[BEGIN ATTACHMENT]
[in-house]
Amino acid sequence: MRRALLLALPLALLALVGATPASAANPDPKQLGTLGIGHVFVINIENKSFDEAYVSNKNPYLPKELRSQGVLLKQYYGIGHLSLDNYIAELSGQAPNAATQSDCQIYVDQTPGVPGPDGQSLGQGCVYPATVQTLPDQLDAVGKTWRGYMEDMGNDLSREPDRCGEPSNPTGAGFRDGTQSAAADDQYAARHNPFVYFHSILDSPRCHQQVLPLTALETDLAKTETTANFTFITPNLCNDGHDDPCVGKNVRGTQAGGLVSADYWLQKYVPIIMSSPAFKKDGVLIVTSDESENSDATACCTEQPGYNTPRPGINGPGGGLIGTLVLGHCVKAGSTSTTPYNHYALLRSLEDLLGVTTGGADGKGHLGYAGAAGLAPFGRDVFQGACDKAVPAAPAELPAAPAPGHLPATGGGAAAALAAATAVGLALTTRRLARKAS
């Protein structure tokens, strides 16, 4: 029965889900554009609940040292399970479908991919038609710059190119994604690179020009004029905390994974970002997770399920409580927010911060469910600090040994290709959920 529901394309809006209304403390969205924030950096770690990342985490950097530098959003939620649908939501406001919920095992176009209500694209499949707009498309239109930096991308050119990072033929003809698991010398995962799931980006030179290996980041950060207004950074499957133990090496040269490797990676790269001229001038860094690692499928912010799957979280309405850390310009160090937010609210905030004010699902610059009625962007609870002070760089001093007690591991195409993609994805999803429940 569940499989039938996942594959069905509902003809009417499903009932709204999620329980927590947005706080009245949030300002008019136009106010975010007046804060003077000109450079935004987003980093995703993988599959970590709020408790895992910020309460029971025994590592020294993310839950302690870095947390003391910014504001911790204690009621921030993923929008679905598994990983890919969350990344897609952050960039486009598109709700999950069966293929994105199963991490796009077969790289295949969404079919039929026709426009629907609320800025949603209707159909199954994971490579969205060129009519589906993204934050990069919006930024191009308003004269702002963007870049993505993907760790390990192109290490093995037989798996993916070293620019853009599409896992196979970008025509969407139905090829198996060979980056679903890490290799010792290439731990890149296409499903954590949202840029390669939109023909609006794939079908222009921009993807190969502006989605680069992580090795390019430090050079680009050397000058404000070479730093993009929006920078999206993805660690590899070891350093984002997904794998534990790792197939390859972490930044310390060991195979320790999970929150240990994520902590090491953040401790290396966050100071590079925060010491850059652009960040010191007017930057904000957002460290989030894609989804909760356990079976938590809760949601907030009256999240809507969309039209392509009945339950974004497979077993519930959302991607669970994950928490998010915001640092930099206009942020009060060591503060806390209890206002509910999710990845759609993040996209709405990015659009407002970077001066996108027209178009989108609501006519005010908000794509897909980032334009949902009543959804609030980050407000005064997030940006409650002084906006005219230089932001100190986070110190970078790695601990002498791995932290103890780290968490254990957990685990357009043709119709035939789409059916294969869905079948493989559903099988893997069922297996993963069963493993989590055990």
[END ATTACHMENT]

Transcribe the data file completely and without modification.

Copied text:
[in-house]
Amino acid sequence: MRRALLLALPLALLALVGATPASAANPDPKQLGTLGIGHVFVINIENKSFDEAYVSNKNPYLPKELRSQGVLLKQYYGIGHLSLDNYIAELSGQAPNAATQSDCQIYVDQTPGVPGPDGQSLGQGCVYPATVQTLPDQLDAVGKTWRGYMEDMGNDLSREPDRCGEPSNPTGAGFRDGTQSAAADDQYAARHNPFVYFHSILDSPRCHQQVLPLTALETDLAKTETTANFTFITPNLCNDGHDDPCVGKNVRGTQAGGLVSADYWLQKYVPIIMSSPAFKKDGVLIVTSDESENSDATACCTEQPGYNTPRPGINGPGGGLIGTLVLGHCVKAGSTSTTPYNHYALLRSLEDLLGVTTGGADGKGHLGYAGAAGLAPFGRDVFQGACDKAVPAAPAELPAAPAPGHLPATGGGAAAALAAATAVGLALTTRRLARKAS
């Protein structure tokens, strides 16, 4: 029965889900554009609940040292399970479908991919038609710059190119994604690179020009004029905390994974970002997770399920409580927010911060469910600090040994290709959920 529901394309809006209304403390969205924030950096770690990342985490950097530098959003939620649908939501406001919920095992176009209500694209499949707009498309239109930096991308050119990072033929003809698991010398995962799931980006030179290996980041950060207004950074499957133990090496040269490797990676790269001229001038860094690692499928912010799957979280309405850390310009160090937010609210905030004010699902610059009625962007609870002070760089001093007690591991195409993609994805999803429940 569940499989039938996942594959069905509902003809009417499903009932709204999620329980927590947005706080009245949030300002008019136009106010975010007046804060003077000109450079935004987003980093995703993988599959970590709020408790895992910020309460029971025994590592020294993310839950302690870095947390003391910014504001911790204690009621921030993923929008679905598994990983890919969350990344897609952050960039486009598109709700999950069966293929994105199963991490796009077969790289295949969404079919039929026709426009629907609320800025949603209707159909199954994971490579969205060129009519589906993204934050990069919006930024191009308003004269702002963007870049993505993907760790390990192109290490093995037989798996993916070293620019853009599409896992196979970008025509969407139905090829198996060979980056679903890490290799010792290439731990890149296409499903954590949202840029390669939109023909609006794939079908222009921009993807190969502006989605680069992580090795390019430090050079680009050397000058404000070479730093993009929006920078999206993805660690590899070891350093984002997904794998534990790792197939390859972490930044310390060991195979320790999970929150240990994520902590090491953040401790290396966050100071590079925060010491850059652009960040010191007017930057904000957002460290989030894609989804909760356990079976938590809760949601907030009256999240809507969309039209392509009945339950974004497979077993519930959302991607669970994950928490998010915001640092930099206009942020009060060591503060806390209890206002509910999710990845759609993040996209709405990015659009407002970077001066996108027209178009989108609501006519005010908000794509897909980032334009949902009543959804609030980050407000005064997030940006409650002084906006005219230089932001100190986070110190970078790695601990002498791995932290103890780290968490254990957990685990357009043709119709035939789409059916294969869905079948493989559903099988893997069922297996993963069963493993989590055990």